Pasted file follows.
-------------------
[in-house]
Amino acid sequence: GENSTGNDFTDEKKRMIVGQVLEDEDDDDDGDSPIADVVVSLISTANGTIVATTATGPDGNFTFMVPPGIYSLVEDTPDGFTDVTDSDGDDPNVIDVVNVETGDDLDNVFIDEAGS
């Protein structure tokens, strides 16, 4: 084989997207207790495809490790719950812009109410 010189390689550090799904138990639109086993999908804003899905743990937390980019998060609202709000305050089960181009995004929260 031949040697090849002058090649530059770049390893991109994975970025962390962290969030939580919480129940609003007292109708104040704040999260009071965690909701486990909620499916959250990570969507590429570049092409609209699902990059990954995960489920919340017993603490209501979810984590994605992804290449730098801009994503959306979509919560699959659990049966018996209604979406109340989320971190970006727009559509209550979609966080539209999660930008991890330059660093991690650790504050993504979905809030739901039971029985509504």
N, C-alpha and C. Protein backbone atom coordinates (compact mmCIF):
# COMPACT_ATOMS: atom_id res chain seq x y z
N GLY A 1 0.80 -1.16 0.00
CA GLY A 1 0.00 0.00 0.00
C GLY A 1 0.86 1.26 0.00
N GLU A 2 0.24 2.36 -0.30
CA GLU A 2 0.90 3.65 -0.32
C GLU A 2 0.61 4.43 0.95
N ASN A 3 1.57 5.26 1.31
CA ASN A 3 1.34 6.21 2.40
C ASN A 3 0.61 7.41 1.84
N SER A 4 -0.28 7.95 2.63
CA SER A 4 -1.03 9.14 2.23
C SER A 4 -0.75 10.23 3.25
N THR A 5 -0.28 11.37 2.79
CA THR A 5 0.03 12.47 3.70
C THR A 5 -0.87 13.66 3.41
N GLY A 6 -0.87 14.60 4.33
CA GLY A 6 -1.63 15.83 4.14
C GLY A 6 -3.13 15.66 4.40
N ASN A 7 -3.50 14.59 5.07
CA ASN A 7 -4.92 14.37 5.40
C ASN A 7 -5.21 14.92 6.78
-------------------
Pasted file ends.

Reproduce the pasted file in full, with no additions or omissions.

[in-house]
Amino acid sequence: GENSTGNDFTDEKKRMIVGQVLEDEDDDDDGDSPIADVVVSLISTANGTIVATTATGPDGNFTFMVPPGIYSLVEDTPDGFTDVTDSDGDDPNVIDVVNVETGDDLDNVFIDEAGS
């Protein structure tokens, strides 16, 4: 084989997207207790495809490790719950812009109410 010189390689550090799904138990639109086993999908804003899905743990937390980019998060609202709000305050089960181009995004929260 031949040697090849002058090649530059770049390893991109994975970025962390962290969030939580919480129940609003007292109708104040704040999260009071965690909701486990909620499916959250990570969507590429570049092409609209699902990059990954995960489920919340017993603490209501979810984590994605992804290449730098801009994503959306979509919560699959659990049966018996209604979406109340989320971190970006727009559509209550979609966080539209999660930008991890330059660093991690650790504050993504979905809030739901039971029985509504």
N, C-alpha and C. Protein backbone atom coordinates (compact mmCIF):
# COMPACT_ATOMS: atom_id res chain seq x y z
N GLY A 1 0.80 -1.16 0.00
CA GLY A 1 0.00 0.00 0.00
C GLY A 1 0.86 1.26 0.00
N GLU A 2 0.24 2.36 -0.30
CA GLU A 2 0.90 3.65 -0.32
C GLU A 2 0.61 4.43 0.95
N ASN A 3 1.57 5.26 1.31
CA ASN A 3 1.34 6.21 2.40
C ASN A 3 0.61 7.41 1.84
N SER A 4 -0.28 7.95 2.63
CA SER A 4 -1.03 9.14 2.23
C SER A 4 -0.75 10.23 3.25
N THR A 5 -0.28 11.37 2.79
CA THR A 5 0.03 12.47 3.70
C THR A 5 -0.87 13.66 3.41
N GLY A 6 -0.87 14.60 4.33
CA GLY A 6 -1.63 15.83 4.14
C GLY A 6 -3.13 15.66 4.40
N ASN A 7 -3.50 14.59 5.07
CA ASN A 7 -4.92 14.37 5.40
C ASN A 7 -5.21 14.92 6.78